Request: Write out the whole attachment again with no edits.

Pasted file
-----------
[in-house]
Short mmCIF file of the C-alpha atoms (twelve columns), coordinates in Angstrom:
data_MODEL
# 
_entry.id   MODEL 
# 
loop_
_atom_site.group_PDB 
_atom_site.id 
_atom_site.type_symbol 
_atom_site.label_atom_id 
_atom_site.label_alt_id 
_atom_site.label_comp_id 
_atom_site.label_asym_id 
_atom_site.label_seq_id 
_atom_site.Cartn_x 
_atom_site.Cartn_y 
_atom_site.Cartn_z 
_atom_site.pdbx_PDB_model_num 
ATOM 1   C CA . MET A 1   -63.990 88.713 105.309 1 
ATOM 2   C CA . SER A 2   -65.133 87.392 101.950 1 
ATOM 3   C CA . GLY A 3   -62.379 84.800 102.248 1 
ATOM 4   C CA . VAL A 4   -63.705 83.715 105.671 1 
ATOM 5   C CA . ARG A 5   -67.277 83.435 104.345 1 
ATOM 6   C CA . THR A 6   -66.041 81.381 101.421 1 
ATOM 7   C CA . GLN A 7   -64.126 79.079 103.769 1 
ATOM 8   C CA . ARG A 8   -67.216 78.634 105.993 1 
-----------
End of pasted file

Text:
[in-house]
Short mmCIF file of the C-alpha atoms (twelve columns), coordinates in Angstrom:
data_MODEL
# 
_entry.id   MODEL 
# 
loop_
_atom_site.group_PDB 
_atom_site.id 
_atom_site.type_symbol 
_atom_site.label_atom_id 
_atom_site.label_alt_id 
_atom_site.label_comp_id 
_atom_site.label_asym_id 
_atom_site.label_seq_id 
_atom_site.Cartn_x 
_atom_site.Cartn_y 
_atom_site.Cartn_z 
_atom_site.pdbx_PDB_model_num 
ATOM 1   C CA . MET A 1   -63.990 88.713 105.309 1 
ATOM 2   C CA . SER A 2   -65.133 87.392 101.950 1 
ATOM 3   C CA . GLY A 3   -62.379 84.800 102.248 1 
ATOM 4   C CA . VAL A 4   -63.705 83.715 105.671 1 
ATOM 5   C CA . ARG A 5   -67.277 83.435 104.345 1 
ATOM 6   C CA . THR A 6   -66.041 81.381 101.421 1 
ATOM 7   C CA . GLN A 7   -64.126 79.079 103.769 1 
ATOM 8   C CA . ARG A 8   -67.216 78.634 105.993 1 